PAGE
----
Regards,

    Bob

  3. #3
    Join Date
    Dec 2004
    Location
    Melbourne, Australia
    Posts
    884
    I switched from the FZ20 to the Pentax ist DS a year ago (or little bit more?) I only had the FZ20 for a couple of months before I switched and the DS cost me barely more than the FZ20 cost me... And yes there is a world of difference, very difficult to compare DSLR to all-in-ones they are a different kind of beast..

    I would suggest waiting until July for the Pentax K100D to be released though, as you won't loose image stabilisation that way.. The stabilisation (called SR) is in the camera so all the lenses you buy (Pentax,Sigma Tamron etc) that mount on the K100D will benefit from it..

    Pentax is not as huge a lens selection as Canon or Nikon, but there is more than enough choice (if you have the money to spend) also all Pentax lenses from the last 50 years work with full features, so you can get some real quality bargain priced fast manual focus primes.. Also you have a growing range of very compact pancake lenses (that no other lens manufacturer has)...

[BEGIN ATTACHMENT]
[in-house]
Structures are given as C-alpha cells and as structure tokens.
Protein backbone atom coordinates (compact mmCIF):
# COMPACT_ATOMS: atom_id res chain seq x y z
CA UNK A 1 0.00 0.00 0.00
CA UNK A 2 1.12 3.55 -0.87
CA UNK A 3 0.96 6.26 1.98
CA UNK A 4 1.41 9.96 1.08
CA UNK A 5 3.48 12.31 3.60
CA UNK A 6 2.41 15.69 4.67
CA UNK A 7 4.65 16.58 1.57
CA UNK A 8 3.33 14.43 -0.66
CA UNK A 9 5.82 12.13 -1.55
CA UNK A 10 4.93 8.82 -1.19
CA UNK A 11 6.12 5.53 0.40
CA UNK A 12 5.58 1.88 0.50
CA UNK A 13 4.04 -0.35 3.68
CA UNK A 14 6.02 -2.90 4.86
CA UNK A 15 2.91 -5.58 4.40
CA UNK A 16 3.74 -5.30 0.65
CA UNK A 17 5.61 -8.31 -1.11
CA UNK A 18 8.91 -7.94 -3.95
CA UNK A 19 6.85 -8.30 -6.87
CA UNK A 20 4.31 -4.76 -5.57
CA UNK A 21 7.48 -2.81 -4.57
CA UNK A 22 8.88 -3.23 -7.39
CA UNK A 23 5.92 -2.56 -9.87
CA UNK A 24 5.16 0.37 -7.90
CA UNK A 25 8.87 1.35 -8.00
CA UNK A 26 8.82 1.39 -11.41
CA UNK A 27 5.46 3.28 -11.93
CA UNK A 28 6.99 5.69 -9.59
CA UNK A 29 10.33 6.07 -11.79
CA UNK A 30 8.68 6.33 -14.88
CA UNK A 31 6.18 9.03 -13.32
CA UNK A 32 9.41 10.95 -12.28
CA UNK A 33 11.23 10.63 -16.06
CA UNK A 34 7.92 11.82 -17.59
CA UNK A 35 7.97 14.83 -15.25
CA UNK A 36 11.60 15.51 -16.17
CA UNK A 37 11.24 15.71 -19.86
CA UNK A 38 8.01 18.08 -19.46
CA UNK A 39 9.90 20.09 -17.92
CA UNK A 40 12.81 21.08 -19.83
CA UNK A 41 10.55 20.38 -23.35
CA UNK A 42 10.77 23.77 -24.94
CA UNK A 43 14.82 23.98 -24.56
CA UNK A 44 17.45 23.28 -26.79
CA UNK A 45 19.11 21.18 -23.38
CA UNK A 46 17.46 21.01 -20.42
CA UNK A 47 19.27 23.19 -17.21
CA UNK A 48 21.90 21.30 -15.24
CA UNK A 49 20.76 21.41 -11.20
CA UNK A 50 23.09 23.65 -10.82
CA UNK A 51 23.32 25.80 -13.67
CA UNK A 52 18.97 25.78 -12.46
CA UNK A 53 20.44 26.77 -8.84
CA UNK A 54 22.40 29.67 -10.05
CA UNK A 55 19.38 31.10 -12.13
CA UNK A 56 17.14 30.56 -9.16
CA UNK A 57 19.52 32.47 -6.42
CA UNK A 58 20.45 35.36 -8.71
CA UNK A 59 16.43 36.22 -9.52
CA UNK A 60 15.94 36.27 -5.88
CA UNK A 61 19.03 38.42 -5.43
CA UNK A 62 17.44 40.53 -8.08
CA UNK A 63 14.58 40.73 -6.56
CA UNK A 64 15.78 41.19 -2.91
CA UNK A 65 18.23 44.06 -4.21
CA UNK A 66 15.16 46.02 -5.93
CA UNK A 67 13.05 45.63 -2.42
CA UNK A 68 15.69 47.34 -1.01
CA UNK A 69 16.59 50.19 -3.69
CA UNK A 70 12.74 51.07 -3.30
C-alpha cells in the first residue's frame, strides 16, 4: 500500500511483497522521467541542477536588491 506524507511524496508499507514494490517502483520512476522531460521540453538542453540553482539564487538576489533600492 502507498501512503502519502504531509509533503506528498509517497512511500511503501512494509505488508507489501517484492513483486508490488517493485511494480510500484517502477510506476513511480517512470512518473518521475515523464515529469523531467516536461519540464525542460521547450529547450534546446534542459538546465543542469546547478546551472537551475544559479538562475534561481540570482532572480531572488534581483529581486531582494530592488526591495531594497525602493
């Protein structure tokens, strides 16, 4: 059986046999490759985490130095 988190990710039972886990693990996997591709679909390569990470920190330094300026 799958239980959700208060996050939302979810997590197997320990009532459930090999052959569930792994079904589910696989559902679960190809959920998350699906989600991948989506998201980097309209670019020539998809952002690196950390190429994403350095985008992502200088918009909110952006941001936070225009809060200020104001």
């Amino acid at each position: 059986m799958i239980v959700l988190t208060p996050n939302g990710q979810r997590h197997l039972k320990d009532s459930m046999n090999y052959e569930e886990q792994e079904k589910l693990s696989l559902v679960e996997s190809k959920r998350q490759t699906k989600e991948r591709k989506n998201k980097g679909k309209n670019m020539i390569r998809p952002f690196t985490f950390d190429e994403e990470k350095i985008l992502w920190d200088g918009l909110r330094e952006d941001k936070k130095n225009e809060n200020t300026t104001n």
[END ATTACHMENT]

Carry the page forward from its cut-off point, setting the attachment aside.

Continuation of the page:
I prefer first party lenses but most Sigma and Tamron lenses are also made in Pentax mount if you so wish..
    Last edited by jeisner; 06-27-2006 at 04:30 PM.
    ------
    Joel - Canon 50d, EF16-35/2.8 Mk1, Σ 50/1.4, EF100/2.8 Macro, EF70-200/4 IS, 430EX II
    http://www.eisner.id.au

  4. #4
    Join Date
    Jul 2004
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    Either of the dSLR's will work fine, but the lenses may be an issue. Your FZ20 has an image stabilized f/2.8 lens which puts it at an advantage over the dSLR's on the block. You would have to shoot the dSLR's (with standard f/3.5-5.6) lenses at ISO200-400 to get the equivalent of the FZ20 f/2.8 lens and fast, image stabilized, long zoom, SLR lenses are not exactly inexpensive.

    The older Konica Minolta 5D and 7D both have IS built-in as does the new Sony version (alpha100), but the Sony is $999 with an 18-70 f/3.5-5.6 or $899 body only (but still within your budget in pounds). On the plus side is a 10MP sensor, fast processor and the afore mentioned IS and "dust buster".